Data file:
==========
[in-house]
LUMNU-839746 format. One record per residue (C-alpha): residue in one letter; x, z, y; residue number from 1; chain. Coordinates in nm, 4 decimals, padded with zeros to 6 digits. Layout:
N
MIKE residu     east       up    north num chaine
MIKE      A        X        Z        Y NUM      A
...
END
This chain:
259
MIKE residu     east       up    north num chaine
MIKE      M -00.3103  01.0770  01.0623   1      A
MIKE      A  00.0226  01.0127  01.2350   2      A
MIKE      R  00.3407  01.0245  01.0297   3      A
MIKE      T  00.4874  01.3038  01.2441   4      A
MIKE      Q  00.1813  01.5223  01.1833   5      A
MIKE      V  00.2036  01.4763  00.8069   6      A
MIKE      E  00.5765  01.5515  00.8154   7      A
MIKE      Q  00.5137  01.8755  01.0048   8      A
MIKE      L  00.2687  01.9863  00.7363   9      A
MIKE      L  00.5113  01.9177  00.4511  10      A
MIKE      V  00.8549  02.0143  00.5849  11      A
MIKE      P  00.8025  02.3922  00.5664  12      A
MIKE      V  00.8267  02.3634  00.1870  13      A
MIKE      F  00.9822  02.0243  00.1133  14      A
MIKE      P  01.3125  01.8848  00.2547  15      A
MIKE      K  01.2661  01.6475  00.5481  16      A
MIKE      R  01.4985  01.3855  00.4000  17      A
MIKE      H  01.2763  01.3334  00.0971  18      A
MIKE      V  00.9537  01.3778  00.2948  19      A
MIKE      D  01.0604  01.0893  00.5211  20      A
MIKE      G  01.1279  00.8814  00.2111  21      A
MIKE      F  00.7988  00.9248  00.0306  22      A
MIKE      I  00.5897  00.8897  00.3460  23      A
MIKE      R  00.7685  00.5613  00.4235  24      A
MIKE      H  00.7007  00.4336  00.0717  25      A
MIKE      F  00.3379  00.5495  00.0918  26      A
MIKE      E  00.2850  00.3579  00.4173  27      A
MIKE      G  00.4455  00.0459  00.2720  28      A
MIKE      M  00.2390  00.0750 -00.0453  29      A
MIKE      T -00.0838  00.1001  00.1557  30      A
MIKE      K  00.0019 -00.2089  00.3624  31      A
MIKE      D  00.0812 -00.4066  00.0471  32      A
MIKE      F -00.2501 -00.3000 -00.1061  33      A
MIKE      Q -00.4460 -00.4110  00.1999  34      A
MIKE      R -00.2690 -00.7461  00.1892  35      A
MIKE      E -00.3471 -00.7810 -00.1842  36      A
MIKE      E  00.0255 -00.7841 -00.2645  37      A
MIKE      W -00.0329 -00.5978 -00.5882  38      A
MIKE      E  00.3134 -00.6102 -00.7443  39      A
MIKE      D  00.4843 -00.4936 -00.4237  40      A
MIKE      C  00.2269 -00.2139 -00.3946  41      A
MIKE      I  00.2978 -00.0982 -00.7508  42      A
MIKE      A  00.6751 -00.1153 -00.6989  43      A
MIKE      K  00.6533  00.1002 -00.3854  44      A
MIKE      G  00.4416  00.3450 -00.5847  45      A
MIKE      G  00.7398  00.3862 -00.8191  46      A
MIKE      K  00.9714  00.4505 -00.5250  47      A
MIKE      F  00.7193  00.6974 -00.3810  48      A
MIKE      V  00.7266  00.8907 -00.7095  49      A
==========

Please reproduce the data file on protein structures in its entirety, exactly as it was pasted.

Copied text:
[in-house]
LUMNU-839746 format. One record per residue (C-alpha): residue in one letter; x, z, y; residue number from 1; chain. Coordinates in nm, 4 decimals, padded with zeros to 6 digits. Layout:
N
MIKE residu     east       up    north num chaine
MIKE      A        X        Z        Y NUM      A
...
END
This chain:
259
MIKE residu     east       up    north num chaine
MIKE      M -00.3103  01.0770  01.0623   1      A
MIKE      A  00.0226  01.0127  01.2350   2      A
MIKE      R  00.3407  01.0245  01.0297   3      A
MIKE      T  00.4874  01.3038  01.2441   4      A
MIKE      Q  00.1813  01.5223  01.1833   5      A
MIKE      V  00.2036  01.4763  00.8069   6      A
MIKE      E  00.5765  01.5515  00.8154   7      A
MIKE      Q  00.5137  01.8755  01.0048   8      A
MIKE      L  00.2687  01.9863  00.7363   9      A
MIKE      L  00.5113  01.9177  00.4511  10      A
MIKE      V  00.8549  02.0143  00.5849  11      A
MIKE      P  00.8025  02.3922  00.5664  12      A
MIKE      V  00.8267  02.3634  00.1870  13      A
MIKE      F  00.9822  02.0243  00.1133  14      A
MIKE      P  01.3125  01.8848  00.2547  15      A
MIKE      K  01.2661  01.6475  00.5481  16      A
MIKE      R  01.4985  01.3855  00.4000  17      A
MIKE      H  01.2763  01.3334  00.0971  18      A
MIKE      V  00.9537  01.3778  00.2948  19      A
MIKE      D  01.0604  01.0893  00.5211  20      A
MIKE      G  01.1279  00.8814  00.2111  21      A
MIKE      F  00.7988  00.9248  00.0306  22      A
MIKE      I  00.5897  00.8897  00.3460  23      A
MIKE      R  00.7685  00.5613  00.4235  24      A
MIKE      H  00.7007  00.4336  00.0717  25      A
MIKE      F  00.3379  00.5495  00.0918  26      A
MIKE      E  00.2850  00.3579  00.4173  27      A
MIKE      G  00.4455  00.0459  00.2720  28      A
MIKE      M  00.2390  00.0750 -00.0453  29      A
MIKE      T -00.0838  00.1001  00.1557  30      A
MIKE      K  00.0019 -00.2089  00.3624  31      A
MIKE      D  00.0812 -00.4066  00.0471  32      A
MIKE      F -00.2501 -00.3000 -00.1061  33      A
MIKE      Q -00.4460 -00.4110  00.1999  34      A
MIKE      R -00.2690 -00.7461  00.1892  35      A
MIKE      E -00.3471 -00.7810 -00.1842  36      A
MIKE      E  00.0255 -00.7841 -00.2645  37      A
MIKE      W -00.0329 -00.5978 -00.5882  38      A
MIKE      E  00.3134 -00.6102 -00.7443  39      A
MIKE      D  00.4843 -00.4936 -00.4237  40      A
MIKE      C  00.2269 -00.2139 -00.3946  41      A
MIKE      I  00.2978 -00.0982 -00.7508  42      A
MIKE      A  00.6751 -00.1153 -00.6989  43      A
MIKE      K  00.6533  00.1002 -00.3854  44      A
MIKE      G  00.4416  00.3450 -00.5847  45      A
MIKE      G  00.7398  00.3862 -00.8191  46      A
MIKE      K  00.9714  00.4505 -00.5250  47      A
MIKE      F  00.7193  00.6974 -00.3810  48      A
MIKE      V  00.7266  00.8907 -00.7095  49      A